Think about local public radio: Economists have wondered for a long time about why people give money to local public radio stations, when they can listen to the broadcasts for free. Do they give because they get t-shirts and coffee mugs? Mostly, no; the coffee mug is almost always worth far less than the contribution. Do they give because they feel guilty about listening and not paying for the product? Mostly, no; people can listen to commercial radio for free, too, and commercial television, and few people feel guilty about not sending money to the local broadcaster and not buying the products featured in the commercials. Mostly, people give to local public radio (and to National Public Radio) because they believe in the mission. Do you want public radio to exist and do whatever it is you think that public radio is doing and should do? Do you think that your contribution will help make that vision a continued reality? Then give. And those people do.

What you get back, if the chapters of the story are aligned correctly, is important, too; it can be a virtuous circle of good feeling and good works. Can Pittsburgh borrow this concept? Is Dan Rothschild really saying that to love the city of Pittsburgh, the city has to give us all -- not just the natives -- reasons to love?

Maybe. The person who figures out how to pull this off, of course, deserves to be the next mayor. And chief cook. And bottle washer.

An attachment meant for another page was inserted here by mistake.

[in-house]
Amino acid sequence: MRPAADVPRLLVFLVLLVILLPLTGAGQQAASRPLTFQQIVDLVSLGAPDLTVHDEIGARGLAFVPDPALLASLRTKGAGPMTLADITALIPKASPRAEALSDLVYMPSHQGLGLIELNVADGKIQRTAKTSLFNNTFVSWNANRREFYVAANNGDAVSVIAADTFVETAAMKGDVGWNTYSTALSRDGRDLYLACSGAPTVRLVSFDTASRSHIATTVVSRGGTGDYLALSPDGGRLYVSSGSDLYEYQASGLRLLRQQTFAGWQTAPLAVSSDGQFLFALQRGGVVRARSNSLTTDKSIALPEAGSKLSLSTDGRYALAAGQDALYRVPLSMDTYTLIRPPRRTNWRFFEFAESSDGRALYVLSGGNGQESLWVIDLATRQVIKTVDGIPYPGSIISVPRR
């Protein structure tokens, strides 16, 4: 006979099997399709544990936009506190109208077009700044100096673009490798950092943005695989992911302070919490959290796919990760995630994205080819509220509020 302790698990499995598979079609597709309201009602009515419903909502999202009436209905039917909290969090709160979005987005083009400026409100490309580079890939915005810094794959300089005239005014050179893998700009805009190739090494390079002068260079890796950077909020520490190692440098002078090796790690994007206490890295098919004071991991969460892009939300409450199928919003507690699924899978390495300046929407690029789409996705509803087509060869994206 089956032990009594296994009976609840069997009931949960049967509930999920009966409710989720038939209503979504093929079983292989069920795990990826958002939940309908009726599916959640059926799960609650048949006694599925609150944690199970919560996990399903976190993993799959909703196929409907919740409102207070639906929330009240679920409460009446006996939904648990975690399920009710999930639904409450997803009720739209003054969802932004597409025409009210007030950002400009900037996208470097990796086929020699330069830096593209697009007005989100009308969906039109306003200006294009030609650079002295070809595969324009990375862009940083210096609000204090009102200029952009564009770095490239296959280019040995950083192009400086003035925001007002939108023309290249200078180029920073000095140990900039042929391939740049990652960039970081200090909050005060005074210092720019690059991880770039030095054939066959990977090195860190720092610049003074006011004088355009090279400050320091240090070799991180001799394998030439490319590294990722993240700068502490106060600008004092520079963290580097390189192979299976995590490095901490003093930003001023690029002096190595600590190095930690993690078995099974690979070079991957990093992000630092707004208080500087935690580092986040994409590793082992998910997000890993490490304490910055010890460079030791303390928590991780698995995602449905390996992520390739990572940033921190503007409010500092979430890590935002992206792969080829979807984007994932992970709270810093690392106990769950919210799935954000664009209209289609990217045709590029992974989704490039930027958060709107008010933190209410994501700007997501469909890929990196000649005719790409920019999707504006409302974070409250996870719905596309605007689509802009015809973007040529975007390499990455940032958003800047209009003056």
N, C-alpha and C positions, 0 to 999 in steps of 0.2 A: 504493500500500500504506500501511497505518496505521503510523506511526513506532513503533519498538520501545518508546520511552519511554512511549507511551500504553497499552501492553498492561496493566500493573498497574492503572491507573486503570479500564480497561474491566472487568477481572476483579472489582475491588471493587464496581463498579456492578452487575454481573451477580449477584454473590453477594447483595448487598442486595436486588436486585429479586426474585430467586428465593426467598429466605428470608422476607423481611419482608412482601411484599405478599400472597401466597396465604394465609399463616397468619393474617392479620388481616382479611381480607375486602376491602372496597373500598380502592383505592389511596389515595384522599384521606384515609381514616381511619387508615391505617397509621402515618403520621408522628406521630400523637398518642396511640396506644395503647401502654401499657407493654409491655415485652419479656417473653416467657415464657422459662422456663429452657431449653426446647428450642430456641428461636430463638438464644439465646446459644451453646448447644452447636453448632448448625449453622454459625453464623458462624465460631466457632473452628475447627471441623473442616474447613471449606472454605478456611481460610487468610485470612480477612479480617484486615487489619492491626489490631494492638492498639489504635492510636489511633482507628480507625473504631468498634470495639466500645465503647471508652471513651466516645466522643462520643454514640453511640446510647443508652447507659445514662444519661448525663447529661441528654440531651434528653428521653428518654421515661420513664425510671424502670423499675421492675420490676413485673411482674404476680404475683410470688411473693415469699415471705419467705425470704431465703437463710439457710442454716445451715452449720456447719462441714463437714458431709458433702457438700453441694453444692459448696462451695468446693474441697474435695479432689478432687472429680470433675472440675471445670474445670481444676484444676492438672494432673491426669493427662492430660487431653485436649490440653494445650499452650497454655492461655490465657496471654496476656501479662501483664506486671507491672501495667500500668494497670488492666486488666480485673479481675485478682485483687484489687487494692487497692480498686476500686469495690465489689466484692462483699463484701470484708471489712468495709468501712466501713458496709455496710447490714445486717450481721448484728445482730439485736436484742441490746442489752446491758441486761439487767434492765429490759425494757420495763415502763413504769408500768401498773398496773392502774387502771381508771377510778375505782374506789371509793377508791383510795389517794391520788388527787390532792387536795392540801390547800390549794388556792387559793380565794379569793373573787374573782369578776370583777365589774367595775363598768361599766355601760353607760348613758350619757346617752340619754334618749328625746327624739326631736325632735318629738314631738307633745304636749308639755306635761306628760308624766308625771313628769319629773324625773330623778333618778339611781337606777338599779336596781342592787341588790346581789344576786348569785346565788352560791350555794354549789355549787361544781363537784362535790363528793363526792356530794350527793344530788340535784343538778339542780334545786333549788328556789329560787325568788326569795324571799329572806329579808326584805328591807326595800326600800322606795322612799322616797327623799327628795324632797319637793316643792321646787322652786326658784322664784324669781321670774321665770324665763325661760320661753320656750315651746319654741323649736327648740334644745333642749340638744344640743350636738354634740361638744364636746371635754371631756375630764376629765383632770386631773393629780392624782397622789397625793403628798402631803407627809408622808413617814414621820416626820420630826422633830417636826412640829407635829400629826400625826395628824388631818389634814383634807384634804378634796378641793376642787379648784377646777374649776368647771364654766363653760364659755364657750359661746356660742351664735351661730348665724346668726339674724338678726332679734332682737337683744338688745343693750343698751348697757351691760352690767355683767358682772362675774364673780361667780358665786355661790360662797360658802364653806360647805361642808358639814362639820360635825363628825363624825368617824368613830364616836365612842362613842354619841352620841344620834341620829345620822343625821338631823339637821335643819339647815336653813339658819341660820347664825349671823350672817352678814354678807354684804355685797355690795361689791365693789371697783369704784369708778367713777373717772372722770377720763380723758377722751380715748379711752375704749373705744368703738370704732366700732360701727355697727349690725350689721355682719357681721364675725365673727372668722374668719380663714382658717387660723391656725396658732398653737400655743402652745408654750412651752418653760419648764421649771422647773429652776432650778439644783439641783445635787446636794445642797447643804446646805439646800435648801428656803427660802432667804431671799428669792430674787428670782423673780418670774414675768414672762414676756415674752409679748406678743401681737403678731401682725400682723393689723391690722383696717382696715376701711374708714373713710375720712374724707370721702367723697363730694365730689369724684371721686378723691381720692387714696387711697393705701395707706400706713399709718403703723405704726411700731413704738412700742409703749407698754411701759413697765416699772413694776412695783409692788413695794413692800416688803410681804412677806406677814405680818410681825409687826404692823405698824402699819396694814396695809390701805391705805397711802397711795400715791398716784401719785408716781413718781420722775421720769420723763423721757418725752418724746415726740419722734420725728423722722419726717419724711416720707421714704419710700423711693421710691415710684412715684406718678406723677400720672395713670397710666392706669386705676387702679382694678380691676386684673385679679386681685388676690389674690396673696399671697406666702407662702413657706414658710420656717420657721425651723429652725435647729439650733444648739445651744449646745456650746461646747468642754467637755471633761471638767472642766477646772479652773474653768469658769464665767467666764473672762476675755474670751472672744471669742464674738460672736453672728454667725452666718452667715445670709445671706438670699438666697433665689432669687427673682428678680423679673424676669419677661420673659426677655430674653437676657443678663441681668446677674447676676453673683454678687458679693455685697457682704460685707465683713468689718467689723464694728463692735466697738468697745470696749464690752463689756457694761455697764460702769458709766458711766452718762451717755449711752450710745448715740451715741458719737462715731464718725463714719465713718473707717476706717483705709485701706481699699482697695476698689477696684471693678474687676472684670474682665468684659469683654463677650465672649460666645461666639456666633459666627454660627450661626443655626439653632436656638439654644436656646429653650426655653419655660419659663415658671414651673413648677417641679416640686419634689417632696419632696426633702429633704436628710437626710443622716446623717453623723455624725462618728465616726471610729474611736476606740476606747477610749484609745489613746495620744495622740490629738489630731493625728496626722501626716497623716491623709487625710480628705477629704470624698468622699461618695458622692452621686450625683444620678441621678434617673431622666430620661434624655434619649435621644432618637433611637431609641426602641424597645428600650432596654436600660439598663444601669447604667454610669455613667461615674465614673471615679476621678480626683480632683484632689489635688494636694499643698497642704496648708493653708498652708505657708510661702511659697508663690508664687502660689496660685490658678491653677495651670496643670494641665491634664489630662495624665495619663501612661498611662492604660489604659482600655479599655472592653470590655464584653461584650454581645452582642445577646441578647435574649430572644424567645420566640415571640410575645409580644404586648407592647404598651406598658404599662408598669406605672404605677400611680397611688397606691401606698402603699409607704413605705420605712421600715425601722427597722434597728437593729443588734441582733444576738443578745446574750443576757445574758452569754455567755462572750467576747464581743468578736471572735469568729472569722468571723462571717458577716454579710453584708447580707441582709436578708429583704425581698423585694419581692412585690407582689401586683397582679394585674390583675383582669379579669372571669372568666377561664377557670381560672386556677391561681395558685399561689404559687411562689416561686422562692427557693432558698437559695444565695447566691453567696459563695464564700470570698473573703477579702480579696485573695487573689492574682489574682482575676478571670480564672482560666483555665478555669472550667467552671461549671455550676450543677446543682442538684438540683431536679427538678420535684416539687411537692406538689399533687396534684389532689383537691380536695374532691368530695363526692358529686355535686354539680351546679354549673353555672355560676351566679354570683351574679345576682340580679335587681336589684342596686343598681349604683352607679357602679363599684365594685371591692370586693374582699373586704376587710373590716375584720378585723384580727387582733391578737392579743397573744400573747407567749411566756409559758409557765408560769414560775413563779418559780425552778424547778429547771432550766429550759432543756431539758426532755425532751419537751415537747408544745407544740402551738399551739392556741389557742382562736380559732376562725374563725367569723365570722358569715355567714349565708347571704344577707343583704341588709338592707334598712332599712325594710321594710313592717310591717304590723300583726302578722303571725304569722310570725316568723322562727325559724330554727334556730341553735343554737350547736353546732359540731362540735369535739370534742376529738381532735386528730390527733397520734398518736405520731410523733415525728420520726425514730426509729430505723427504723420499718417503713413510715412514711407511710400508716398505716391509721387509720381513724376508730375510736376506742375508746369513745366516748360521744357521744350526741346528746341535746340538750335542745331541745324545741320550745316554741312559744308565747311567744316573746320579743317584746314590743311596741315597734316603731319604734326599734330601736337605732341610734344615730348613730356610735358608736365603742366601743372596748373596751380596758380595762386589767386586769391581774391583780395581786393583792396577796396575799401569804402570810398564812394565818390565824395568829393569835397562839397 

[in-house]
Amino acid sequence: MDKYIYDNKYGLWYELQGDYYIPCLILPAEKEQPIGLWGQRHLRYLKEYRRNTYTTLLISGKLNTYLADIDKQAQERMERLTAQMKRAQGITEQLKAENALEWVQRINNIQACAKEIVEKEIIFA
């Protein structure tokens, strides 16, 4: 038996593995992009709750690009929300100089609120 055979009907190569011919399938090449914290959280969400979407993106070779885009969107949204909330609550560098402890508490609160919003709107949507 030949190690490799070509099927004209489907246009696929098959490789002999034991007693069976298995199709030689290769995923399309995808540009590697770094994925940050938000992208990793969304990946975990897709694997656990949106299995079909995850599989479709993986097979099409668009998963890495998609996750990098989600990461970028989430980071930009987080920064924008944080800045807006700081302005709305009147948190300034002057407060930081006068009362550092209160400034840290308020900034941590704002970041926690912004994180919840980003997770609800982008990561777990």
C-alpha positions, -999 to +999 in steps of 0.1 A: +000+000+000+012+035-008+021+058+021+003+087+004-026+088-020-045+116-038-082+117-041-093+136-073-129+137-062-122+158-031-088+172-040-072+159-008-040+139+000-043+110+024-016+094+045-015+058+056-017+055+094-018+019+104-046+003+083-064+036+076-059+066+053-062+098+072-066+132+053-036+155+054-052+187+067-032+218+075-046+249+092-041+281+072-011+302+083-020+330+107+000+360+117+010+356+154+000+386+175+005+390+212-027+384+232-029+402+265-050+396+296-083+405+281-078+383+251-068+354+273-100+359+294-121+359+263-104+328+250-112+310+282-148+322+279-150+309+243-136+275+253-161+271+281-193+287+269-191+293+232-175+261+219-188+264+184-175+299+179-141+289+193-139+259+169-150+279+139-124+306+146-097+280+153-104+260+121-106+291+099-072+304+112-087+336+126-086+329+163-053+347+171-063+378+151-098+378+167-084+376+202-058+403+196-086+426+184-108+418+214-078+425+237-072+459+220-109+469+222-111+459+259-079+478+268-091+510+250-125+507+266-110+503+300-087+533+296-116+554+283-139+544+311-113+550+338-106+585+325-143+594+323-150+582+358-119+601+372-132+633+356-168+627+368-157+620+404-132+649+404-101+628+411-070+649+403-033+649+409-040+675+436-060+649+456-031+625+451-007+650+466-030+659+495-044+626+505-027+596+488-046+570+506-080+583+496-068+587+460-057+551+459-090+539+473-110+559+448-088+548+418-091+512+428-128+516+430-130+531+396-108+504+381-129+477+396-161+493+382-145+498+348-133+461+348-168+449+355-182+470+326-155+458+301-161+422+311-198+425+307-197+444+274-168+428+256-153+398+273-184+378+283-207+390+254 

5 Responses to "Tough Love for Pittsburgh"

Stephen Gross said... 8/06/2010 7:40 PM

Food for thought: Remember "no taxation without representation"? If payments to a city--voluntary or otherwise--are taxation, then shouldn't non-residents get a vote in the city's elections? Maybe a few at-large seats could be created to represent commuter interests?

I don't think it's that far-fetched an idea. In return for contributions to the city's coffers, residents get a greater stake in the life of the city.

kejad said... 8/06/2010 7:41 PM

Love this. I, too, moved here. I have an idea of what the city could be, but I don't think it's shared by everyone here. (I think the most common vision would include a return to manufacturing and Pirates winning ball games, i.e. a vision of the past.) My biggest problem is your second consideration, though. Even with a vision, I am highly skeptical that my money would be responsibly used.

...And, by the way, I donate to public radio stations in two places I used to live and to YEP because I believe they do an good job of serving their communities. (Sorry, DUQ: rebroadcasting national shows and offering some token news blurbs doesn't provide the local coverage I expect from a real public radio station.)

The Wiz said... 8/06/2010 11:04 PM